GOSSAMER BEAUTY: OPALS
Beautiful, mysterious opals... these beautiful, very unique gems are top of the scale when it comes to superstitions associated with precious stones. They are traditionally the birthstone for October and their multi colour light refracting properties have inspired devotion and irrational fear in equal measure through the ages.
First, the science bit... Opal is formed by minute crystals of hydrated silica. Silica gel fills crevices in rocks; the water then evaporates and leaves behind a crystal structure of miniscule silica spheres which diffract the light into many different colours. This is why opals are always cut en cabochon, as it is the only cut which can fully show this rainbow display of light to its full advantage. The orange variety of opal, called fire opal, is mainly orange and does not exhibit the play of colour of other opals, except with the occasional green flash, so I am sticking to the rainbow variety for this article. Because of the way they are formed, they can contain up to 20% water. I once saw a fascinating stone at a gem fair containing an unchrystalised bubble of water.
Experts consider black opals to be the finest- against the dark background, the play of colour is much more prominent and therefore a more opaque stone is more highly prized. With white opals, more transparency adds more value, as the rainbow effect through the translucence of the stone renders the gem almost dreamlike. As with other gemstones, good quality ones should be blemish and inclusion free and show no sign of the host material. Exceptional stones should also be symmetrically cut. The finest stones in the world famously originate from Australia, which produces some 95% of the world’s gem quality opals. If you are considering buying one, beware of doublets or triplets: this is where a very thin slice of the gem has been backed with something more commonplace and sometimes topped with clear varnish. It is easy to observe just by turning the stone sideways and seeing the layers. Opals are also quite fragile. On the Moh’s scale, they only measure 5-6.5 hardness, the same as emerald. This fissile quality has done little to dispel the unlucky reputation around them.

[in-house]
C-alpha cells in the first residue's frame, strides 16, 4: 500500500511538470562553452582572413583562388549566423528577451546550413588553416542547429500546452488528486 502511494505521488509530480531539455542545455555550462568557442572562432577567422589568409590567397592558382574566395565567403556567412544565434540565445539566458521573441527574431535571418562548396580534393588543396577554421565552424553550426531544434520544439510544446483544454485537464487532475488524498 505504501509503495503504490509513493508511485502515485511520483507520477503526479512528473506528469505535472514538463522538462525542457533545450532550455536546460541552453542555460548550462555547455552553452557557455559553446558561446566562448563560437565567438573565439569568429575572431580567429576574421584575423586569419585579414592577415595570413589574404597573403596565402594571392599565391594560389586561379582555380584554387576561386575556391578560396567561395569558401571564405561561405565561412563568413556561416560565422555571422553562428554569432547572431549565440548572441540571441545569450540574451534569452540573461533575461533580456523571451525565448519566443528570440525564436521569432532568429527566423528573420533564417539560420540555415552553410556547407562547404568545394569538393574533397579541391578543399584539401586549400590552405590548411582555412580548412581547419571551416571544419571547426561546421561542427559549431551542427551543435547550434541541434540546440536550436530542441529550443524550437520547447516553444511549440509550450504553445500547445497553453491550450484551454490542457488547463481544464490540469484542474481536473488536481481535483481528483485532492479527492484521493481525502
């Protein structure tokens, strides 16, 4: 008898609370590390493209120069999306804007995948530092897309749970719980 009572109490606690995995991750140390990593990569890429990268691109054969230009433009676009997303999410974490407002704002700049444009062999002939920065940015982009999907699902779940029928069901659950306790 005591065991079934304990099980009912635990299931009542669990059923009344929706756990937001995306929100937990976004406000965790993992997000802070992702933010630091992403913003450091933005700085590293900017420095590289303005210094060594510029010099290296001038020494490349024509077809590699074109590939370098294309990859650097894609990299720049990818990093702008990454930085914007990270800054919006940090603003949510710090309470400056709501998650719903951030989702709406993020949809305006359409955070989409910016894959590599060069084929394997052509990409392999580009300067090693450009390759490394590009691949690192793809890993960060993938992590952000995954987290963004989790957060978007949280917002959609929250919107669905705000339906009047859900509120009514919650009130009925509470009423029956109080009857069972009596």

This brings us to the superstition bit... the Romans prized opal above all precious stones as they contain all the colours of the rainbow. This reverence remained through to the Middle Ages and beyond, as opals were believed to convey the properties of all the stones whose colour was represented in the opaline spectrum. The unlucky bit came in the Victorian era and was entirely due to Walter Scott’s novel ‘Anne of Geierstein’ in which the gem plays a sinister part. Opal sales dropped 50% in the year after its publication and remained low for some time after that.
They had a major resurgence in the 1890s with the coming of Art Nouveau. The movement appreciated materials for their artistic rather than intrinsic value. Artist jewellers such as Henry Vever and René Lalique were highly preoccupied with rendering nature with their pieces and opal’s translucence and play of light were ideal in the representation of gossamer like insect wings, feathers, water patterns and flower petals. In conjunction with the opalescent qualities of enamel, moonstone and labradorite it was a winning combination and a refreshing antidote to the platinum and diamonds of the Garland Style of the Belle Epoque.
Opals fell out of favour again, but with the resurgence the new naturalistic movement in jewellery in the last 10 years, they have found favour with established maisons and artist jewellers alike. Boodles produced a stunning peacock feather necklace recently with an important black opal set in the eye of the feather and Van Cleef and Arpels used them extensively in their Atlantide collection; Wallace Chan finds them the perfect material for some of his more dreamlike creations. I hope that their new found popularity goes a long way in dispelling the unfair reputation of this misunderstood stone.